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LATIN AMERICAN INFLUENCE ON THE ENGLISH LANGUAGE
Anka Balant, 2012, undergraduate thesis

Abstract: In the first part of my graduation thesis I speak about Latin America because that is where English Spanish cognates came from. There are twenty countries in Latin America and they generally lie south of the United States. Europeans began to influence the people and culture of Latin America with the arrival of Christopher Columbus in 1492. He "discovered" many islands in the Caribbean and mapped the coast of Central and South America. Spain built its empire in the central and southern parts of the Americas and exploited human and material resources. Preservation of Christianity in Latin America was also the goal of the Spanish Crown and it allowed colonialism to rule Latin America for over three hundred years. As I state in my graduation thesis, the Spanish domination of cruelty, exploitation, discrimination and repression did not last forever. American-born descendants of Spaniards, called criollos, fought for South American independence, and continued to rule many new nations of Spanish America for generations. The struggle for independence was hard, but despite that almost all Latin American countries had gained their independence by 1825. The main part of my graduation thesis is about English Spanish cognates. In a technical sense, cognates are two words that have a common origin. Cognates often have similar meaning, but in some cases the meaning has changed over the centuries in one language or another. An example of such a change is the English word "arena," which usually refers to a sports facility, and the Spanish arena, which usually means "sand." They both come from the Latin harena, which originally meant "sand" and came in time to also refer to an arena of a Roman amphitheater that was covered with sand. Spanish retained the meaning of "sand" (although the word can sometimes refer to a sports arena), but English expanded the word's meaning to include facilities, something like the Roman amphitheater (spanish.about.com). In a popular and not technical sense, the phrase "false cognate" is used to refer to cognates that have different meanings, such as the Spanish molestar (to bother) and the English "molest" (to abuse sexually). A more precise term to use for such word pairs is "false friends” (spanish.about.com).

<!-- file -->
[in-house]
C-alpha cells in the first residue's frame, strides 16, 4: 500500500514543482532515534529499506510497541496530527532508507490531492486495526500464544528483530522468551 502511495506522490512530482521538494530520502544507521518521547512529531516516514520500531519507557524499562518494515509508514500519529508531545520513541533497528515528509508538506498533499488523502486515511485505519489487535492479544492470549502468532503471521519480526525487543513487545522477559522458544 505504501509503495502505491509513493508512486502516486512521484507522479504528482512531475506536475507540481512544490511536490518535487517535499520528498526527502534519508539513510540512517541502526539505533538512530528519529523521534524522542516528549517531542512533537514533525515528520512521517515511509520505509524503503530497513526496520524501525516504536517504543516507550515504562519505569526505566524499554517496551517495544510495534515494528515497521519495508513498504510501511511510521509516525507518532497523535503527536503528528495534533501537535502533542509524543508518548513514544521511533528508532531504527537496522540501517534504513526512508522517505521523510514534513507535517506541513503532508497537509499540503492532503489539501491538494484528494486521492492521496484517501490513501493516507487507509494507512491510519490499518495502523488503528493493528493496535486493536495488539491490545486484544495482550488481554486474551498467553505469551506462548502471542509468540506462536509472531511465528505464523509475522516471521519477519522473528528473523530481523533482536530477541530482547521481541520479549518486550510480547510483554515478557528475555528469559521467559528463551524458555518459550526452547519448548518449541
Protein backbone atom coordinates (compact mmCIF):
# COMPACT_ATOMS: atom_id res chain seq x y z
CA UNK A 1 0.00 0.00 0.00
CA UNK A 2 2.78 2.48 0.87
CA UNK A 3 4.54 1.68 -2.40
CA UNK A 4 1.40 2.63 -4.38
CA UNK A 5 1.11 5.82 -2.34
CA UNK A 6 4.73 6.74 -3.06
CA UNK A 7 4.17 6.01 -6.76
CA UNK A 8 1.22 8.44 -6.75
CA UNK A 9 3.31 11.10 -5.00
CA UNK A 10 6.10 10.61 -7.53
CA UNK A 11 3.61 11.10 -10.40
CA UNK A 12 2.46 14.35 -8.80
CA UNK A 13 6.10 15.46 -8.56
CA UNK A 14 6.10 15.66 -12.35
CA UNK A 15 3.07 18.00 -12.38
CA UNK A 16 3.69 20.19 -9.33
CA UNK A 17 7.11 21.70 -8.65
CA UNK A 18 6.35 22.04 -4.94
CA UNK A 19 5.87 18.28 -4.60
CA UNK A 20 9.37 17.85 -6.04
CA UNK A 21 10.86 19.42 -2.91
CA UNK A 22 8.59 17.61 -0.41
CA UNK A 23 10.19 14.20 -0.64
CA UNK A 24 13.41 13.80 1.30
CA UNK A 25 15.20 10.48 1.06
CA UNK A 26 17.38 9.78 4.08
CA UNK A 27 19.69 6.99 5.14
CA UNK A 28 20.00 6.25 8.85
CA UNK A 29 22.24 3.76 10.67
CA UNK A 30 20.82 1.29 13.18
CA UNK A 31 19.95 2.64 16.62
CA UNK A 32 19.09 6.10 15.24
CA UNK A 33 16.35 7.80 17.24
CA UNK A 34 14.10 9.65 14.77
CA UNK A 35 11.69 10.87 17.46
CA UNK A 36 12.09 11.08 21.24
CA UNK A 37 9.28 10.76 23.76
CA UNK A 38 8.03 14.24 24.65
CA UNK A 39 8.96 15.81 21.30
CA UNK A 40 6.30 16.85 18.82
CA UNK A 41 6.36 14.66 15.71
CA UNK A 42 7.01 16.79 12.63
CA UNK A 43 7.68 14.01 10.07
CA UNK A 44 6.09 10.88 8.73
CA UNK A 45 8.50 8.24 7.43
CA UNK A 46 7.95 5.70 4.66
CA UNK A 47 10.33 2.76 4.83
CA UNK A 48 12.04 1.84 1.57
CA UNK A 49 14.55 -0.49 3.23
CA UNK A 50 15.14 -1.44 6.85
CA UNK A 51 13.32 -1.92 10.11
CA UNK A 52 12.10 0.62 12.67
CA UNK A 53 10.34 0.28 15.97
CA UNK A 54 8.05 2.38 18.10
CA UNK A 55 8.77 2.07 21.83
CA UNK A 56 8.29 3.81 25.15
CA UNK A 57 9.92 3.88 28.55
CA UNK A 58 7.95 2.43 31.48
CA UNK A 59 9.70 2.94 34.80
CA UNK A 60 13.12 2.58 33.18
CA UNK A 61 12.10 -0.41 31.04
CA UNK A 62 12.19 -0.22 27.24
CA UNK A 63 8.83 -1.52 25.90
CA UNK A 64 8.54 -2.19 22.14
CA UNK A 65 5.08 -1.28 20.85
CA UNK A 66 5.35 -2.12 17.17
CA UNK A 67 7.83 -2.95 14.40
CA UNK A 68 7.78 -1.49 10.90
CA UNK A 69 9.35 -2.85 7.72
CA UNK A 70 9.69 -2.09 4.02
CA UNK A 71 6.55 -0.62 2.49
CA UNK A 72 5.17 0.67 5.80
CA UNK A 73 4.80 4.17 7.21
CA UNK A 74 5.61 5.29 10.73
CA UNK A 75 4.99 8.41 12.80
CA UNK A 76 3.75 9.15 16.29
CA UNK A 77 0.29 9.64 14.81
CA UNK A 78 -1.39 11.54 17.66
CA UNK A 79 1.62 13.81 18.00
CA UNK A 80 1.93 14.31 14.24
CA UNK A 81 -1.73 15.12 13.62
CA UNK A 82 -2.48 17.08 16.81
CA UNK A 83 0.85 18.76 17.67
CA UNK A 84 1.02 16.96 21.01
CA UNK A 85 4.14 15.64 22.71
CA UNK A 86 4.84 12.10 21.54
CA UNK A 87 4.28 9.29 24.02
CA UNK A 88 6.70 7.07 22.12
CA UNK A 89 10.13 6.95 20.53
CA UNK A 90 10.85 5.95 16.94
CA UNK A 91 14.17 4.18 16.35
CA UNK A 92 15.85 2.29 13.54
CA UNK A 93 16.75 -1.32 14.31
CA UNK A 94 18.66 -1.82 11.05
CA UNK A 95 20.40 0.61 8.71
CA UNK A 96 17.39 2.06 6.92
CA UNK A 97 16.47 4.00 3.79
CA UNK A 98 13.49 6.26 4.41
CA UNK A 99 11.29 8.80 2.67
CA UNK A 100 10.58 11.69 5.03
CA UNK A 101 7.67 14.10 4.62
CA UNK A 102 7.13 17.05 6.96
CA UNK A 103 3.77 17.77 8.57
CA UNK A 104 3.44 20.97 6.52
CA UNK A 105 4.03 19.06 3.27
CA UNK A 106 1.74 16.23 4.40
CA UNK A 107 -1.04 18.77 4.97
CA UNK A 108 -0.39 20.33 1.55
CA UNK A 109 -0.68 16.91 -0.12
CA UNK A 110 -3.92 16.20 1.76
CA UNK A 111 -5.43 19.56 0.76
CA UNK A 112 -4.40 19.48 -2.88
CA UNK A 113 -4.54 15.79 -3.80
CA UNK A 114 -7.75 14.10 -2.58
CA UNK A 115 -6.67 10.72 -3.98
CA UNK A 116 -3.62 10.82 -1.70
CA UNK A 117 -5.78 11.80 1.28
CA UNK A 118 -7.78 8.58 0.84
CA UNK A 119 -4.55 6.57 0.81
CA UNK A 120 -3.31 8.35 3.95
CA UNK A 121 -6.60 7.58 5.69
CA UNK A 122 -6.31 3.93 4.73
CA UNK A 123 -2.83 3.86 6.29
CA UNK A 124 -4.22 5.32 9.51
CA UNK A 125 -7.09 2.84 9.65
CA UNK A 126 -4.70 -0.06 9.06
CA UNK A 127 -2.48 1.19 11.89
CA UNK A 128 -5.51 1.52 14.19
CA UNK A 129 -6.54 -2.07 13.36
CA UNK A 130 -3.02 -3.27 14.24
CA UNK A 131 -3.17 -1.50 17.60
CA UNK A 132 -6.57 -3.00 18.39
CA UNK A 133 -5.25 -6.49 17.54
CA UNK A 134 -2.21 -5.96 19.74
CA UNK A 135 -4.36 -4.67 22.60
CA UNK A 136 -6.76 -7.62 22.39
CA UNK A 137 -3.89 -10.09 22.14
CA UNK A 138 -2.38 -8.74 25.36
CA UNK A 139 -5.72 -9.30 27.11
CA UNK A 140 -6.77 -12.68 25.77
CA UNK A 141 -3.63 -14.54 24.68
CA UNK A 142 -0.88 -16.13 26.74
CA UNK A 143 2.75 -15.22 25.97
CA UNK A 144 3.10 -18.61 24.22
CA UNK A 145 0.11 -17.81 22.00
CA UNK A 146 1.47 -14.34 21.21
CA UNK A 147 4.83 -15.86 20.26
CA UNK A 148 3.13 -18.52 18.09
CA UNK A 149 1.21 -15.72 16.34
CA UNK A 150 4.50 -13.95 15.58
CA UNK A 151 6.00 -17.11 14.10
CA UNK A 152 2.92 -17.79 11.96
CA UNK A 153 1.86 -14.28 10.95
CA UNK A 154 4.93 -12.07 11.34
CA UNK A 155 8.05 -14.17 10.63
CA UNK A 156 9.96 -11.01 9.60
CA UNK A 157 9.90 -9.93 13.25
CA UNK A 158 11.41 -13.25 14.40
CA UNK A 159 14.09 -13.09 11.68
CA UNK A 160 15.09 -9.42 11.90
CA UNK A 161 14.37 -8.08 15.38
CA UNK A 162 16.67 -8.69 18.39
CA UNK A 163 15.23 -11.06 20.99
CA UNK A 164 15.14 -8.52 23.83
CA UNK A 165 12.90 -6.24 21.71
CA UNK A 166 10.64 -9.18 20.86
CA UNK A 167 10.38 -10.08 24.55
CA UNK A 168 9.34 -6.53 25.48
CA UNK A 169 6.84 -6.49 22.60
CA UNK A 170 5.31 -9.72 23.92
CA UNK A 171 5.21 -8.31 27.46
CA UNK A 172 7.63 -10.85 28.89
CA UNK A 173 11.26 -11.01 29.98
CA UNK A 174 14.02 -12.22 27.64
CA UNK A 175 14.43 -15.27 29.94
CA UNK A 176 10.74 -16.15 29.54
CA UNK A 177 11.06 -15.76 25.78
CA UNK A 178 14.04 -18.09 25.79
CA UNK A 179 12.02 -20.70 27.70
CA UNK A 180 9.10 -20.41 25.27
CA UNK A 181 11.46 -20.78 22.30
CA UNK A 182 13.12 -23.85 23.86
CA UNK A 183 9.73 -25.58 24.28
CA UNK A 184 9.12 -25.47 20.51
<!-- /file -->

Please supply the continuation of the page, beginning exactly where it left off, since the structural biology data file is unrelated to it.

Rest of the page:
Keywords: Latin America, Christopher Columbus, Spanish colonization of the Americas, Independence of Latin America, English Spanish cognates.
Published: 03.01.2013; Views: 1040; Downloads: 60
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